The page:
Whether or not your class follows basketball, it is hard not to get caught up in the annual March tournament. You can use this to your advantage to engage your students!
Basketball is a sport that lends itself well to inclusion in the classroom. The simple point-scoring system allows teachers to use basketball to engage our students and keep them deep in the content year-round, but especially in March while the best collegiate teams go head to head to crown a champion.
Of course, there are endless ways we can use basketball to engage our students, but some require more work than others. Today I have my three favorites to share with you!
Use Basketball to Engage Students with a Game
Trashketball has long been a favorite among my students and it couldn’t be simpler to set up. All you need are a set of questions, a couple of lines marked on your floor, a trashcan or basket, and a ball. If you don’t have a ball, no problem, wad up a piece of paper instead. If you have a large class, or even if you don’t, you might want to set up multiple stations around the room.
To set up a station, place your trashcan or basket in a specific location and measure a specific distance away. This distance will be different based on the grade level you work with, but an example might be six feet and ten feet. Use tape to mark these distances. The closer tape mark is worth two points when a basket is made. The further tape mark is worth three points when a basket is made. I prefer to set up multiple of these stations around the room to keep students moving through them and not waiting too long.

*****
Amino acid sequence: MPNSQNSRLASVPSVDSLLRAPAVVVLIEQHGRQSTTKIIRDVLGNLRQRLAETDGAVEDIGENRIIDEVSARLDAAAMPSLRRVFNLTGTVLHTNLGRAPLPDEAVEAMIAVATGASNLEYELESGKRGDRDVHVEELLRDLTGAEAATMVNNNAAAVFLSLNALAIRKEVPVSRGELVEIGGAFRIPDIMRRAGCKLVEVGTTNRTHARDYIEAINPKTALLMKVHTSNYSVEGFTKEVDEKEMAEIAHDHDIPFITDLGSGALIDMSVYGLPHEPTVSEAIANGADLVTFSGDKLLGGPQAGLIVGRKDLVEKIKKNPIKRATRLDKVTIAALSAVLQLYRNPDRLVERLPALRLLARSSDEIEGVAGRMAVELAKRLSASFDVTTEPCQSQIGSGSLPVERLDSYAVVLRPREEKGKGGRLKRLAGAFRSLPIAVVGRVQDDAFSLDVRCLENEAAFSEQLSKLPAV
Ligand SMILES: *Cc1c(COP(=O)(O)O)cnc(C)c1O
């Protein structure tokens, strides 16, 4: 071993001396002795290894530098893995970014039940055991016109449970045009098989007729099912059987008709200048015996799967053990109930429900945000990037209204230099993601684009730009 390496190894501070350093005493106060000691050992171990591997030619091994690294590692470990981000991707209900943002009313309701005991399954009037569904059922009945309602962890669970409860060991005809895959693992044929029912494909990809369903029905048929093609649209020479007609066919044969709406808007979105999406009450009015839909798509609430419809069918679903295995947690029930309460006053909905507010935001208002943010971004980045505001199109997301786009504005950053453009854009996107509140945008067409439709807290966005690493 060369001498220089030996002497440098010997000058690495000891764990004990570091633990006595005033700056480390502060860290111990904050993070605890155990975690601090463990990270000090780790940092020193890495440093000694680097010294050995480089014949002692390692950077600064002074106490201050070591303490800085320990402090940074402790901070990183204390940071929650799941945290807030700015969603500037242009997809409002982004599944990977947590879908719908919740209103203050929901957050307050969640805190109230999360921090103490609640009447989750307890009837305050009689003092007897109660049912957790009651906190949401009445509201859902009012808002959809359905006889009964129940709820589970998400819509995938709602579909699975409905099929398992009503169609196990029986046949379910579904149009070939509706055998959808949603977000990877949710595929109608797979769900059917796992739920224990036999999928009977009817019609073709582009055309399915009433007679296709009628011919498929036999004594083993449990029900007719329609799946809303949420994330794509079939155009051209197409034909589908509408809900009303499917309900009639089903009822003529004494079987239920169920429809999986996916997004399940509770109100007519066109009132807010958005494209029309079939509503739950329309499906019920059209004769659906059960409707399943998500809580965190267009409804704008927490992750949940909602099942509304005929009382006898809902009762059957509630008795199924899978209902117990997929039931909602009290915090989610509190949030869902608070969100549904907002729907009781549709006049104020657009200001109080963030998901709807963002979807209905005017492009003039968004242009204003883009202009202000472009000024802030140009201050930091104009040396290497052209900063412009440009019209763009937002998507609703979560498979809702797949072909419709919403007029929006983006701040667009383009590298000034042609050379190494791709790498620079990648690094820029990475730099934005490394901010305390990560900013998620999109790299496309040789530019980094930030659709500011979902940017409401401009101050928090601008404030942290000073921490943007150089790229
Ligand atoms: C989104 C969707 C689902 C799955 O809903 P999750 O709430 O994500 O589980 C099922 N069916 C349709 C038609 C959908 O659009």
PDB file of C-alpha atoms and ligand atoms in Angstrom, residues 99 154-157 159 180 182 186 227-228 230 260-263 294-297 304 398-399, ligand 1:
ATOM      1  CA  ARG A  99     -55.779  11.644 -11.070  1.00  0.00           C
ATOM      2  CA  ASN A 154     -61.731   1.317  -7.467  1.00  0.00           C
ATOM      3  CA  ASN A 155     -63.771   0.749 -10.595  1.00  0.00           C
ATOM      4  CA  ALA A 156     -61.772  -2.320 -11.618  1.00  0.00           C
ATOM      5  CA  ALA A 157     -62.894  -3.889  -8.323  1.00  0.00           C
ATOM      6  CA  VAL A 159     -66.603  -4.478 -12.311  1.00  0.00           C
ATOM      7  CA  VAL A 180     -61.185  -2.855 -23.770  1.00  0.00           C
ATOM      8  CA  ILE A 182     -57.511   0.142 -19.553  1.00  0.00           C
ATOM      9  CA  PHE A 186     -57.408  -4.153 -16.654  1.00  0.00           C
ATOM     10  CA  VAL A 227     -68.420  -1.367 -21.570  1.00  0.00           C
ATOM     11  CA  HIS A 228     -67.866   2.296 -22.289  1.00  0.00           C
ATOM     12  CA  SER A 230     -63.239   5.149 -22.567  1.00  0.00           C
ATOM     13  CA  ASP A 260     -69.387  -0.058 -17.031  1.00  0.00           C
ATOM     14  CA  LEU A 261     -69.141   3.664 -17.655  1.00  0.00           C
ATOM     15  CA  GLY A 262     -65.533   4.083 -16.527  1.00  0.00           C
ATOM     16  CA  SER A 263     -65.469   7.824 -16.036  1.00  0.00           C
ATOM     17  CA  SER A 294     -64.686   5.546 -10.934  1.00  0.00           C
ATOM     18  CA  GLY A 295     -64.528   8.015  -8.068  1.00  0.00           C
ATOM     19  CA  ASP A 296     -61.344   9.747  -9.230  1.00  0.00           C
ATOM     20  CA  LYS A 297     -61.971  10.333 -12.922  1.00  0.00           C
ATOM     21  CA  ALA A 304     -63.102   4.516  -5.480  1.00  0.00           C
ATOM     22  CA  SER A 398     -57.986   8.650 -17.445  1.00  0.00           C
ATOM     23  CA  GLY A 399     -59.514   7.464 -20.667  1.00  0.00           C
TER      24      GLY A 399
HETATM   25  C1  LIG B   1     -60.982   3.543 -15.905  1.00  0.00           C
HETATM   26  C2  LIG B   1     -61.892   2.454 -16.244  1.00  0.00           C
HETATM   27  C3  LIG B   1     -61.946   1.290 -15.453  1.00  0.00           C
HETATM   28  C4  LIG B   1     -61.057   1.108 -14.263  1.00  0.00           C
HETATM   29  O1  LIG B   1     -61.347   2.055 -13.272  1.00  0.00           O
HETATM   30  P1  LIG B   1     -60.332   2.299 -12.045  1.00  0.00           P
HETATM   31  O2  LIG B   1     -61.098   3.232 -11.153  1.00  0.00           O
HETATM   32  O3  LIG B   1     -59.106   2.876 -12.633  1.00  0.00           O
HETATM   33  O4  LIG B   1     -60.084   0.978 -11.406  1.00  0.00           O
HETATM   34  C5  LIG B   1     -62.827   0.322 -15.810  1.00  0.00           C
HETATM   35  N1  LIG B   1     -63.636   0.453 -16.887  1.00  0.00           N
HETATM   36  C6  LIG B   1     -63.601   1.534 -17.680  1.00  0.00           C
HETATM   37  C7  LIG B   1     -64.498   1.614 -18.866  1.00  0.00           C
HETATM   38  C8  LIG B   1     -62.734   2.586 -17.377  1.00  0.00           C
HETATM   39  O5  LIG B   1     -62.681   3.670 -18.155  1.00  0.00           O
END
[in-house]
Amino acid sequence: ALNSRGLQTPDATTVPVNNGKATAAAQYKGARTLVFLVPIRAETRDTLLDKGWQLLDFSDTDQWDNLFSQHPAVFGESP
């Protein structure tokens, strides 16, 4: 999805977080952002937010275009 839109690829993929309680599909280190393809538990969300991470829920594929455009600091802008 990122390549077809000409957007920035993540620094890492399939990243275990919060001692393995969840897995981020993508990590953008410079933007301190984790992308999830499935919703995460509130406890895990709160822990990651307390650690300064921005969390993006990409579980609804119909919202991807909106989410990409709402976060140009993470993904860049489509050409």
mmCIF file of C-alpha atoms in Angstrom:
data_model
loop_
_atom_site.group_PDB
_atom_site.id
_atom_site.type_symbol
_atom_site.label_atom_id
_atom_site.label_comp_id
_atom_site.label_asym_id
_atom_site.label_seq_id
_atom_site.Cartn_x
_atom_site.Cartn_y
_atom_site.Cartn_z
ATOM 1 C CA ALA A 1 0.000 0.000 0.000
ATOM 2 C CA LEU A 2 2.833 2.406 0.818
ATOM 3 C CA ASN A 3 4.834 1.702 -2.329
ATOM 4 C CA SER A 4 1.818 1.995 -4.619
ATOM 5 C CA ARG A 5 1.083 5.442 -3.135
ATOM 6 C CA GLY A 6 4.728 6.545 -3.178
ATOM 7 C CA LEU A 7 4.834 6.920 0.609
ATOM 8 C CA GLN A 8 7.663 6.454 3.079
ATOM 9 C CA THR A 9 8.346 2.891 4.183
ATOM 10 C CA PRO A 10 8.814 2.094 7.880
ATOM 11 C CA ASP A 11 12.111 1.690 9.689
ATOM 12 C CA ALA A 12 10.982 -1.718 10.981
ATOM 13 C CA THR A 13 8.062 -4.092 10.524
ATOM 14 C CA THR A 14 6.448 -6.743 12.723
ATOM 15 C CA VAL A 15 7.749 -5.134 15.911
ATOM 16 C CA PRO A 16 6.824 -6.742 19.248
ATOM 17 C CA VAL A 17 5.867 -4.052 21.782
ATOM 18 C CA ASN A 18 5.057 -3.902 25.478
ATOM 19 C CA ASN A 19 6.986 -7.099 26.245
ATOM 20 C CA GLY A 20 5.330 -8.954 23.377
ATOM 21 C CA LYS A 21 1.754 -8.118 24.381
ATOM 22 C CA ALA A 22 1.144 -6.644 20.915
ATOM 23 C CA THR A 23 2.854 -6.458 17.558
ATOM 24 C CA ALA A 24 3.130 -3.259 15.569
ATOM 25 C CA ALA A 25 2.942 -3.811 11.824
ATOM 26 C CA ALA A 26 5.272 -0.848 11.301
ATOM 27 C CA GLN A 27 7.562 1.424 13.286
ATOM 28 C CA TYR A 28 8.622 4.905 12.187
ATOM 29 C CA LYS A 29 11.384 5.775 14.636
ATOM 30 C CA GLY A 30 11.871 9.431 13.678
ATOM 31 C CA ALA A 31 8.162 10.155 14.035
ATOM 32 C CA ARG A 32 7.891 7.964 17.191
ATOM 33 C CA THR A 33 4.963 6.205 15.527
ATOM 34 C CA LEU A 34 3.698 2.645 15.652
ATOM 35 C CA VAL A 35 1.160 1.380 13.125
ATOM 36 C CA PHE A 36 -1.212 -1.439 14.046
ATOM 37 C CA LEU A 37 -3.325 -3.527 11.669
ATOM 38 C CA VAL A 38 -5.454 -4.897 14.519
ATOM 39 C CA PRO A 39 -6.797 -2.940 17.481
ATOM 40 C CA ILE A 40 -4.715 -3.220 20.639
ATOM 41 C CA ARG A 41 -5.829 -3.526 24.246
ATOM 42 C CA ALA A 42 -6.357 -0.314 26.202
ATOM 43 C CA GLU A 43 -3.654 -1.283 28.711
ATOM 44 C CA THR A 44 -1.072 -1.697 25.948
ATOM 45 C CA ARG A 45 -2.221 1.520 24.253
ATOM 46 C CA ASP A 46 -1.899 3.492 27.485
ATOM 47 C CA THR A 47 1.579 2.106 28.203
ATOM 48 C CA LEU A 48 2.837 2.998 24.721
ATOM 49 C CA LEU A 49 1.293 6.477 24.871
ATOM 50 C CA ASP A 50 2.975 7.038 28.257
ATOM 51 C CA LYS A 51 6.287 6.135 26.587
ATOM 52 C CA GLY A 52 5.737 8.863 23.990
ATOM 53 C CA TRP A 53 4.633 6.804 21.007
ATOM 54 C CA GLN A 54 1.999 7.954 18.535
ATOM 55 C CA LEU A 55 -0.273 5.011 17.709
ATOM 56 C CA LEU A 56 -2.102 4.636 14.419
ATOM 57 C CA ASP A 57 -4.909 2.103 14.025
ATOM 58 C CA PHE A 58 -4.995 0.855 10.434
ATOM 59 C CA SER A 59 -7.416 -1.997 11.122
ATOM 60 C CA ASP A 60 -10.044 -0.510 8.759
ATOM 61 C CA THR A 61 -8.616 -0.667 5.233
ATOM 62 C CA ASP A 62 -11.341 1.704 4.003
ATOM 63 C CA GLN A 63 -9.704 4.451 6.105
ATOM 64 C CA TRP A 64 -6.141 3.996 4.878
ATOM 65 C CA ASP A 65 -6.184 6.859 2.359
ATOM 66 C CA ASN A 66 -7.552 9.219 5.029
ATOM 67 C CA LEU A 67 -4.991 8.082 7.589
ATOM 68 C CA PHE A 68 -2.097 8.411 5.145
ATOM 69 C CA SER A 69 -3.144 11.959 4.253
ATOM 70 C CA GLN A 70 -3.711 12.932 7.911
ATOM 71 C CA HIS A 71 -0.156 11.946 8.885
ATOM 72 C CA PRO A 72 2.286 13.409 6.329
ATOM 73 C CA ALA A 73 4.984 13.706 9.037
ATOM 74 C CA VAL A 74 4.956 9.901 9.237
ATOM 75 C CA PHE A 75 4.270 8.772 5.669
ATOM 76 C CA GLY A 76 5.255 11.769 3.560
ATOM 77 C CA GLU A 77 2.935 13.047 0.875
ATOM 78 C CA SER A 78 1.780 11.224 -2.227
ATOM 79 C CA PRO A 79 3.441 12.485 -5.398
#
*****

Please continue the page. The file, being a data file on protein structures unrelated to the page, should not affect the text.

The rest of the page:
In order to play trashketball students answer a question. A correct answer means they get to take a shot. Students choose if they want to attempt a two or three-point shot. After their attempt, they mark down their score if they made it, return to solve the next problem and repeat the process until all problems are solved or time runs out. The student with the highest point total at the end is the winner, but really everyone wins by solving problems and having fun!
If you want to add an extra element to Trashketball, set students up in teams. Team point totals allow students to battle it out and encourage collaboration.
Use Basketball to Engage with a Book Bracket
In the name of honesty, I have never completed a Book Bracket, but I have always admired them!
I first read about Book Brackets from The Brown Bag Teacher and have wanted to try one out ever since, but the opportunity hasn’t presented itself.
You can read all about how she uses the Book Bracket or Book Madness in her post here.
Use the Topic of Basketball to Engage
One of the easiest ways to use basketball to engage is by using questions and readings that include the topic. Whether you ask students to figure out a score based on a number of two and three-point shots, read a book about basketball, or have students write a how-to on making a free throw the topic itself is engaging.
To make it even easier, I have created several Digital Stinky Feet versions that are basketball-themed with math problems for third, fourth, and fifth grade. I know these review questions and format will be winners with your students too!
Books About Basketball
The books listed below are some of my favorites to have in the classroom about basketball.
Each of the links below is an affiliate link. This means if you click on it and choose to purchase I will receive a small amount in return. I use this money to host giveaways and support the blog.
The Everything Kids’ Basketball Book
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